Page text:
In England, just 69.3 per cent of the population have received a third dose of a covid needle prick compared to 88.1 per cent who have received a second dose, according to government figures. For Scotland, 75.1 per cent of the population have received a third dose, compared to 89.5 per cent who have received a second.

In Northern Ireland 73.8 per cent have received a third and 84.8 per cent a second and in Wales 75.2 per cent have received a third dose compared to 89.2 per cent a second .

The autumn booster launch, which follows the spring booster launch for over-75s in March, was timed specifically to avoid the busiest time for the NHS. It comes after Professor Sir Stephen Powis, the health service’s national medical director, revealed that there were 2.18 million emergency room visits over the summer.

The NHS plans to create the equivalent of 7,000 more beds through a combination of new hospital beds, “virtual ward” spaces and other initiatives. It also aims to hire more call operators across the country so that there are at least 4,800 employees working on 111 and 2,500 in 999 call rooms.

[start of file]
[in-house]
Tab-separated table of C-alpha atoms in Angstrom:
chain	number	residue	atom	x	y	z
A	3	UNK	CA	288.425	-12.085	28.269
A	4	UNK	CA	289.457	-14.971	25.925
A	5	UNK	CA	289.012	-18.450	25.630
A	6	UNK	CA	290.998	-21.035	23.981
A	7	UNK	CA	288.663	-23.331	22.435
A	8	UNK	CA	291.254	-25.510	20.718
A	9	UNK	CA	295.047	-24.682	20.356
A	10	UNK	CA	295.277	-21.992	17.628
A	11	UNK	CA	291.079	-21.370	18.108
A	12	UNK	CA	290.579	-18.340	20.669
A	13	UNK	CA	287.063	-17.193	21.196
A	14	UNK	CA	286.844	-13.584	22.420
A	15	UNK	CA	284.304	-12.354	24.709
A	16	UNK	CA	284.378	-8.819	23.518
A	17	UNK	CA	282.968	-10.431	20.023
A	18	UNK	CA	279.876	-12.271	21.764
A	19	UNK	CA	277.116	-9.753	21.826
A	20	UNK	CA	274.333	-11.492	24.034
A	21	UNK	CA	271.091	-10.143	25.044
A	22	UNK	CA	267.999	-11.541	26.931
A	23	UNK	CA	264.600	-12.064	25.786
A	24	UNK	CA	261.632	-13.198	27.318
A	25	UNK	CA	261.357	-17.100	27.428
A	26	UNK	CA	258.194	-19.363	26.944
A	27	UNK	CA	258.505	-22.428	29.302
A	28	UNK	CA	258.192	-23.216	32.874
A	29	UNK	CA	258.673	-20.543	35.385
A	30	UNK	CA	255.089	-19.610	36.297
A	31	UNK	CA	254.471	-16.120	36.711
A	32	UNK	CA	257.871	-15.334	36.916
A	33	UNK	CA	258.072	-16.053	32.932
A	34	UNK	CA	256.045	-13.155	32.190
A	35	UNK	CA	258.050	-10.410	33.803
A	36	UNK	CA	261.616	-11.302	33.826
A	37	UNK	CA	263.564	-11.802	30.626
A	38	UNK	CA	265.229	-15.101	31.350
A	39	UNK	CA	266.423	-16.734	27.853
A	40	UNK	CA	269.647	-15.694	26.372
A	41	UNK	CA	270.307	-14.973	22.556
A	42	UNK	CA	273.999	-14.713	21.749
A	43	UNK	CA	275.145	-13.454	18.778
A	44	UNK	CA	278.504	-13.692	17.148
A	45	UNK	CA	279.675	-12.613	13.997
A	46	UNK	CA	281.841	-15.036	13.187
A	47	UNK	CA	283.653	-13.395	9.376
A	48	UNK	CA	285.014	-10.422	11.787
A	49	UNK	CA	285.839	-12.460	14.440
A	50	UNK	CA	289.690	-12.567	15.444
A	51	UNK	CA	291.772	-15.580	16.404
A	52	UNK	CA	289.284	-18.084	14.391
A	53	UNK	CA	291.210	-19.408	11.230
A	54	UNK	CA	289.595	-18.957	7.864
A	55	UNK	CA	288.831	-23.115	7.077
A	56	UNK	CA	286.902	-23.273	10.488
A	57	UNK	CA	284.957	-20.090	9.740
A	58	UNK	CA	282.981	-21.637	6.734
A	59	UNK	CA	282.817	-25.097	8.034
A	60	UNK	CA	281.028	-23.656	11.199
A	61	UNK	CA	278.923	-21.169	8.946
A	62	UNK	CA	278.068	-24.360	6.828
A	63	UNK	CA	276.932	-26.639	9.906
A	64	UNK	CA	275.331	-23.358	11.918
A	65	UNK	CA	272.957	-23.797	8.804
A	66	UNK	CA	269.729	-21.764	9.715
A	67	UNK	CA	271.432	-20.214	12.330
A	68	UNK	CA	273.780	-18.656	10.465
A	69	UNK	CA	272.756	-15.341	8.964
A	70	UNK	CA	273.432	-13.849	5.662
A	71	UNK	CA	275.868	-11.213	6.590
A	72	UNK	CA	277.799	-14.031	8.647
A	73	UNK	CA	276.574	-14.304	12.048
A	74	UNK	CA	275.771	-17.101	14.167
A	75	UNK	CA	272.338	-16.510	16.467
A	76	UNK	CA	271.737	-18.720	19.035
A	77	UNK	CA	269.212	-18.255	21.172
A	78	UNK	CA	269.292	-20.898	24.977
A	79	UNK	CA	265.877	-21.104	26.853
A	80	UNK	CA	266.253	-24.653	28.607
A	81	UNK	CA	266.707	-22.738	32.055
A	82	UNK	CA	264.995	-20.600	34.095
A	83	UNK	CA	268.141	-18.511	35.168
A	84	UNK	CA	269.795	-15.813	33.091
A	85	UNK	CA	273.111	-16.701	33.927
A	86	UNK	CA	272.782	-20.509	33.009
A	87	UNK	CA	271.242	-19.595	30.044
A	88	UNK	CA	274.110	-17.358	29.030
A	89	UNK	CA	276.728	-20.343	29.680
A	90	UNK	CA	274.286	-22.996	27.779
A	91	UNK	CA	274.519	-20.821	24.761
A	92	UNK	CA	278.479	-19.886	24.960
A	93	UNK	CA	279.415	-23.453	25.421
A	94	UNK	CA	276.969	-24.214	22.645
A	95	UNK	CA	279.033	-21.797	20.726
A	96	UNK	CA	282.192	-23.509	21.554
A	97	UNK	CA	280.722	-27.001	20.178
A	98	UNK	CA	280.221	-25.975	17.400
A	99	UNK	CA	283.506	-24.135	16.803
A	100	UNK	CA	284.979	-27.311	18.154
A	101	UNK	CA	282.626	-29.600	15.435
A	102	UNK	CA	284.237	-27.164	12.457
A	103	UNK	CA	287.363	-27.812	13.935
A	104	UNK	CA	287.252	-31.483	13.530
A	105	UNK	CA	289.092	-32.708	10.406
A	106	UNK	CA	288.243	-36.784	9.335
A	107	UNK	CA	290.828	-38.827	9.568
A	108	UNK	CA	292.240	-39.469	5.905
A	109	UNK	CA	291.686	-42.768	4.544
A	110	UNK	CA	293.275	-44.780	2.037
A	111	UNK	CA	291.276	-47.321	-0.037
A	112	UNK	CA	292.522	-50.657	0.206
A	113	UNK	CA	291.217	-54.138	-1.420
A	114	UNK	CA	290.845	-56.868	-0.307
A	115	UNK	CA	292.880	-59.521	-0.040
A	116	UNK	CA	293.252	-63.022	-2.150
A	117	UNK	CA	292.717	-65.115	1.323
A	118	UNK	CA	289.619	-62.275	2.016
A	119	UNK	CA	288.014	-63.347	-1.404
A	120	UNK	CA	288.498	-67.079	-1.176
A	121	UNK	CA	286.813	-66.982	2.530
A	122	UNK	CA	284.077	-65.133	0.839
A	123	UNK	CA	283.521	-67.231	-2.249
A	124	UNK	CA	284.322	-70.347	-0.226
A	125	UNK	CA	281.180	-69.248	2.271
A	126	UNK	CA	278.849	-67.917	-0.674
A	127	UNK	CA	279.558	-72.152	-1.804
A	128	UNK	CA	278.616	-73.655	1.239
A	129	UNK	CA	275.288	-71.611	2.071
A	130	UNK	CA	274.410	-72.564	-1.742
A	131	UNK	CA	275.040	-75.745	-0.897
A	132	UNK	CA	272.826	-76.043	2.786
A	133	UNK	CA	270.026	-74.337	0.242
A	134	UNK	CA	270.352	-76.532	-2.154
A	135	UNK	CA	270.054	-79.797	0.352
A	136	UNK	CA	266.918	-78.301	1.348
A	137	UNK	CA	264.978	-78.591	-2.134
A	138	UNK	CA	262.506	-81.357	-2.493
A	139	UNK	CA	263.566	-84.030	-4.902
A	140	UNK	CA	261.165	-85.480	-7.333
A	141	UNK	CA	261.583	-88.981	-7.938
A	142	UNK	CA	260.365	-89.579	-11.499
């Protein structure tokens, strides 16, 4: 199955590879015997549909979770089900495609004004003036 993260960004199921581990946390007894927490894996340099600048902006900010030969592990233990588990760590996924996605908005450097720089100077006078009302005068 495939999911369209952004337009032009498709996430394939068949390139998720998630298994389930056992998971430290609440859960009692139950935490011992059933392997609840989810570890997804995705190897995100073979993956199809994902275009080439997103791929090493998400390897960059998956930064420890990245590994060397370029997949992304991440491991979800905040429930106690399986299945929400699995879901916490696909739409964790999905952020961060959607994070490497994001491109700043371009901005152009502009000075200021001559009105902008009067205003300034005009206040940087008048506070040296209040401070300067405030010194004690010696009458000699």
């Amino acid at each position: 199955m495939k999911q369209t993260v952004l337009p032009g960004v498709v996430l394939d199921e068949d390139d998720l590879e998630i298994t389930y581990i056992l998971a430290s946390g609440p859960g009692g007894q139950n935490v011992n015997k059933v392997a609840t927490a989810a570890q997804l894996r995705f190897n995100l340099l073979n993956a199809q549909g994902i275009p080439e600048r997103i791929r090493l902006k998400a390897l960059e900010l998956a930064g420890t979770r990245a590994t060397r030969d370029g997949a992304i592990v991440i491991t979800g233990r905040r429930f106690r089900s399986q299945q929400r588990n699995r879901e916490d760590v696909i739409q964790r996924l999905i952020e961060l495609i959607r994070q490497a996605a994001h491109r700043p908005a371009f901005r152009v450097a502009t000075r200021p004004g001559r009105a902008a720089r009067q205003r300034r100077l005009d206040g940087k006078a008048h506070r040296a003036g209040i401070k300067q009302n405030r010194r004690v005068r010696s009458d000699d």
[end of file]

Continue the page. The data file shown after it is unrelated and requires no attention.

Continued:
More in strikes

The new Prime Minister Liz Truss has promised to fix the NHS is one of their top priorities.

Dr Gurdasani said: “Going into winter with the cost of living crisis adding to the NHS burdens, another wave of Covid is something I don’t think we can deal with.

“There has to be an element of prevention to this. There should be things like messages about wearing high-quality masks in crowded closed environments… ventilation in schools, air sterilization in workplaces.

“We need multilayer methods. I don’t think vaccines alone are adequate.”

The DHSC said it is following the advice of the Joint Committee on Vaccination and Immunization (JCVI) in terms of who is eligible for Covid vaccines, including fall boosters.

Covid vaccines are currently free and only available through the NHS, with supply from government-purchased stock.